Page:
What is Andropause
A man’s hormone levels are typically what you would expect during early and middle age. Unless underlying medical issues or significant environmental health impacts exist, a man’s hormone production is predictable and steady. However, when age and other environmental or lifestyle influences begin to affect a man’s health, he may experience symptoms of andropause at a much earlier stage. Andropause results from hormone changes starting as early as a man’s thirties.
Unlike women, men do not have an unmistakable signal like the end of menstruation to indicate that their hormone levels have shifted. Andropause symptoms typically emerge more subtly. Production of testosterone, DHEA, and progesterone begins to decline.
Symptoms of men’s hormone imbalance almost always include:
- Low libido
- Erectile dysfunction.
Other symptoms of andropause can include:
- Weight gain
- Lethargy or extreme fatigue
- Urinary problems
- Decreased physical agility
- Decreased mental acuity
Andropause is not a “new” condition — it was observed and described in medical literature in the 1940s. Awareness of andropause is now much more prevalent — and it is no longer taboo for men to discuss their own challenges with hormonal shifts. For example, TV commercials about “Low T” and erectile dysfunction have brought men’s hormonal challenges into mainstream understanding!
Infertility is often the first sign of testosterone deficiency for younger men: the sperm does not mature because the body is not producing enough testosterone. As a man ages, the symptoms and signs may evolve slowly, making them more challenging to detect. Too often, men in their forties or fifties write off testosterone deficiency’s physical, emotional, and mental symptoms as “stress” or “no longer being a spring chicken.” This is not only a severe loss to a man’s quality of life; if a testosterone deficiency remains undiagnosed, it can have other long-term and severe health effects. Low testosterone levels have been found to be more common in men with heart disease — and in one study, men with the most severe heart disease had the lowest testosterone levels.
Conversely, several studies also reveal that higher testosterone or DHEA levels are associated with a reduced risk of heart attack. There is further evidence that low testosterone levels are a risk factor for later development of metabolic syndrome and diabetes. So do not write it off as “just getting older”! Low testosterone is more than just “erectile problems”; a deficiency can seriously affect your long-term health.
What is Testosterone Deficiency or Low T?
During puberty and a man’s 20s, testosterone levels are at their lifetime peak. The decline of testosterone production, which typically begins in a man’s thirties, gradually drops 1 to 2 percent every year. Granted, this is the natural curve; many men fall below the curve and have a more precipitous drop!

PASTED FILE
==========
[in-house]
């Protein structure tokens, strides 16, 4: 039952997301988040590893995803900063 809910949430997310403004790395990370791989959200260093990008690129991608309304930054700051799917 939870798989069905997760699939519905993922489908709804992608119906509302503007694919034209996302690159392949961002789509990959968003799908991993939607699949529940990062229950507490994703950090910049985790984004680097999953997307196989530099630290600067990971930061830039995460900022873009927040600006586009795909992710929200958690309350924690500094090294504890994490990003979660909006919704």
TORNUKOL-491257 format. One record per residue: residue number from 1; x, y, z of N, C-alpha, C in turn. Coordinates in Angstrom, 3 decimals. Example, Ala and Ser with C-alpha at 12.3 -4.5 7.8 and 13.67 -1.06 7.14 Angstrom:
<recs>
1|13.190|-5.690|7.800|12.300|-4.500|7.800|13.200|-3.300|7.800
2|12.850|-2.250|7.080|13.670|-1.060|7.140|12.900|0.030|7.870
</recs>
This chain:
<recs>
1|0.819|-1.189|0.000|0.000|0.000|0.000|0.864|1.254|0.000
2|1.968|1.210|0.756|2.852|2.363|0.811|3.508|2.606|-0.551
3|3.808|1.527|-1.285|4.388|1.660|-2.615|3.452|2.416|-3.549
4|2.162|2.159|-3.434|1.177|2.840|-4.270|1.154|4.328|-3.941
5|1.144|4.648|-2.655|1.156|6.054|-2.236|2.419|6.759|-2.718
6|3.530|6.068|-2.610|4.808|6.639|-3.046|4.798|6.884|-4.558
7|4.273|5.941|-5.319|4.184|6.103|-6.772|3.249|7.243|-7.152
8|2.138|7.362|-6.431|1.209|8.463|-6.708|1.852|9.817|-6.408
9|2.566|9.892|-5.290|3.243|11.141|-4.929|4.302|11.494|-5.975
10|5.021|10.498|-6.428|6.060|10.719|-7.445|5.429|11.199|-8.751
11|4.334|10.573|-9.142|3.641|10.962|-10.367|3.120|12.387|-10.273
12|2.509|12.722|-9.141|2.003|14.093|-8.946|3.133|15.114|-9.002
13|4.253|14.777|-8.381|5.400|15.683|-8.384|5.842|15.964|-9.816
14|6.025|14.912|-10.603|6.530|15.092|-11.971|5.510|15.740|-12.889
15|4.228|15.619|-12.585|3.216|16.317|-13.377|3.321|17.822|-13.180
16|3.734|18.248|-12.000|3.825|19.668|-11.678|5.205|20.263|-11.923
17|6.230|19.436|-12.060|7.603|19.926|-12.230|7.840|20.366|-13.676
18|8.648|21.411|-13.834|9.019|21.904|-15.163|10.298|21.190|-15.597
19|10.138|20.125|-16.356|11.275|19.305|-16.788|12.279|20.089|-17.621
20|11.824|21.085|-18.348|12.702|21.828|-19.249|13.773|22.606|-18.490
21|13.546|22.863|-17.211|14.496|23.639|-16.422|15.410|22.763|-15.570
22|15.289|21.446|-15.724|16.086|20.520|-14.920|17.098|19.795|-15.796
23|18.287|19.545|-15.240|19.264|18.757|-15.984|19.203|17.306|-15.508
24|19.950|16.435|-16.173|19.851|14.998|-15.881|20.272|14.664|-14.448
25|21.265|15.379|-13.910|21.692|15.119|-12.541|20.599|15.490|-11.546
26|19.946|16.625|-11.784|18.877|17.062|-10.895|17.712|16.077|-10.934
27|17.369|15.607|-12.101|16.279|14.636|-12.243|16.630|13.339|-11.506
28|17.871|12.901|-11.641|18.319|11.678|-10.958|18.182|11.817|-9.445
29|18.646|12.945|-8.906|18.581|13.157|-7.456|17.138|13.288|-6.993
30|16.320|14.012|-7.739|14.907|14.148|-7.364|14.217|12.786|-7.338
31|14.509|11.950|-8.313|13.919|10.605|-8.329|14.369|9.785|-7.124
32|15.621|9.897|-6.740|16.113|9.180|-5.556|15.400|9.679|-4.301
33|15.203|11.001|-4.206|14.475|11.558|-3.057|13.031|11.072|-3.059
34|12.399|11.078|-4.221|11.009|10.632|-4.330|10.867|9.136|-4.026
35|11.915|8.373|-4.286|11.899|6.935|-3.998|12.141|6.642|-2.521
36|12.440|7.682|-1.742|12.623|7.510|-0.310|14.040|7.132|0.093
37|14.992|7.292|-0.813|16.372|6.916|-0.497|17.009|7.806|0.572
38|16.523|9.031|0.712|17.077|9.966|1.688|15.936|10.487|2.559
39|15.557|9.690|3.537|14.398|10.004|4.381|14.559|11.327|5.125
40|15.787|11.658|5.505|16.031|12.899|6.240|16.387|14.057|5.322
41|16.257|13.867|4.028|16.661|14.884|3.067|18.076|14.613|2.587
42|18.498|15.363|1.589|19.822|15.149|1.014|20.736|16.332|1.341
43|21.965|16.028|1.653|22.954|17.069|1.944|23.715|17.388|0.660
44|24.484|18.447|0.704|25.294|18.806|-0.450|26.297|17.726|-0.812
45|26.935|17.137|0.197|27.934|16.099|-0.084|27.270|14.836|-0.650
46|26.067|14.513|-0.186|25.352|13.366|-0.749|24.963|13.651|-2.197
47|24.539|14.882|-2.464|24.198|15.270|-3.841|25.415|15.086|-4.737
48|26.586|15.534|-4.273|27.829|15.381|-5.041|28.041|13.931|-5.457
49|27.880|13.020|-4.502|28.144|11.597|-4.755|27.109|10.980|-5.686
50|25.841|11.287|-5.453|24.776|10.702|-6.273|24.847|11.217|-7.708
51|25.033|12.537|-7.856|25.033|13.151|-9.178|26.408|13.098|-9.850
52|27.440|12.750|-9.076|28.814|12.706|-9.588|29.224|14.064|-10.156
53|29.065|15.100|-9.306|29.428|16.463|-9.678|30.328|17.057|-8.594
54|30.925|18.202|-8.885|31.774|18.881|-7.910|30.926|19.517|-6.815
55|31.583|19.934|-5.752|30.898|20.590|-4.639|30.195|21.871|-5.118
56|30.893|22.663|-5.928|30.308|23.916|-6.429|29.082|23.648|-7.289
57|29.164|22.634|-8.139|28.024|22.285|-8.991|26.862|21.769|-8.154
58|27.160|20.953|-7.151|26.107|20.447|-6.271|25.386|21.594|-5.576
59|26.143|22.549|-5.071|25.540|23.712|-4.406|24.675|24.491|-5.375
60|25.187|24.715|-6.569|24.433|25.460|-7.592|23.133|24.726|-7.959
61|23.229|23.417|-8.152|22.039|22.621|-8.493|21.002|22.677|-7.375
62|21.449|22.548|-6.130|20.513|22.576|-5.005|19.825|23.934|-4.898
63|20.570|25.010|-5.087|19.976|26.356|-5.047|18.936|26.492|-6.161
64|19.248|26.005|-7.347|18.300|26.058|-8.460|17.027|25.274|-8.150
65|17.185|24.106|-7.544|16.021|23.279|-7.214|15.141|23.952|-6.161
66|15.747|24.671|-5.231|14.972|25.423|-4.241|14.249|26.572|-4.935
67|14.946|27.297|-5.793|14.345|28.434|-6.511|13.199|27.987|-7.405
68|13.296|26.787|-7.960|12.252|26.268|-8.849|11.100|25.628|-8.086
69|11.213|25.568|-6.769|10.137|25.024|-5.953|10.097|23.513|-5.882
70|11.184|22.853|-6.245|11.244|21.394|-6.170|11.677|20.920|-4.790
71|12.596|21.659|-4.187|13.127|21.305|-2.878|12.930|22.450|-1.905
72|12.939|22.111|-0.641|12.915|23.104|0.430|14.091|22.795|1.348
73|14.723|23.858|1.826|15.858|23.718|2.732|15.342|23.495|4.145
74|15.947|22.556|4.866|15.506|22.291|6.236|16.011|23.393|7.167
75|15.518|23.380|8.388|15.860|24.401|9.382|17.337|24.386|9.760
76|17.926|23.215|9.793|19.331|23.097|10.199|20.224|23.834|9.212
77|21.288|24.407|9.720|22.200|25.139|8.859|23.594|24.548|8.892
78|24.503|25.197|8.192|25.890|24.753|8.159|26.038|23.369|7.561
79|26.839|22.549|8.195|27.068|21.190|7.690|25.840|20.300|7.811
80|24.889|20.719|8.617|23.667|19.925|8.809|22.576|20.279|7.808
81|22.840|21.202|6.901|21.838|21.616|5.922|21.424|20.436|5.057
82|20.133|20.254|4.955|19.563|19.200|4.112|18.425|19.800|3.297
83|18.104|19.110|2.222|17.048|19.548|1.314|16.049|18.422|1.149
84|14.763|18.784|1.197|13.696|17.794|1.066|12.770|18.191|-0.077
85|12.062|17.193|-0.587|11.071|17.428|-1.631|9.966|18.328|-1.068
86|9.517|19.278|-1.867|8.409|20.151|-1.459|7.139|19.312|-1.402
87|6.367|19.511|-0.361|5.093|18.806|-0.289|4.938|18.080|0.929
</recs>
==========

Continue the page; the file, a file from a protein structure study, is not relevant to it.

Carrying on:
Several changes are happening simultaneously:
First, there is a decline in the number of testosterone-producing (Leydig) cells in the testes, as well as decreasing activity of the enzymes that produce testosterone. There is also a diminished response to pituitary signals that typically initiate testosterone production and reduced coordination of the release of pituitary signals that are produced, decreasing any chance for the testes to continue a normal pattern of testosterone secretion. Finally, as with women, sex hormone-binding globulin (SHBG) levels increase with age.
I’m These proteins cling to testosterone, so even though testosterone may be present, it is not free or biologically available to do its work. Reduced testosterone and higher SHBG levels act in tandem to depress free or functional testosterone levels. Unlike the steep decline in progesterone levels that women experience in their thirties, the gradual decline in testosterone production in men may take years to have a noticeable impact on a man’s physical, mental, and emotional well-being, but it is happening behind the scenes.
Other Factors that Contribute to Hormone Imbalance
A shift in hormones produced by the adrenal glands also begins in andropause. DHEA levels that peaked in your twenties begin to slowly and steadily decline, dropping approximately 10 percent every decade. Some medical studies correlate the decline in DHEA production with many of the degenerative changes seen in women and men, such as heart disease, cancer, and osteoporosis.
How Can I Restore Hormone Balance During Andropause?
Dr. Randolph has created specific guidelines to help you determine your supplementation needs. Your individual treatment plan will depend on your age, symptoms, and hormone test results. All hormonal supplements are bioidentical formulations that duplicate the natural physiology of hormones. Ingredients, as listed, are derived from natural and/or plant-based substances.
What can I expect?
The answer is simple: relief from unwanted symptoms! You should expect:
- Improved libido (sex drive)
- Improved moods
- Renewed strength and energy
- The ability to lose weight more easily.
When or if symptoms persist, adrenal support (to manage stress), additional bioidentical hormone supplementation, and/or a compounded formulation may also be required.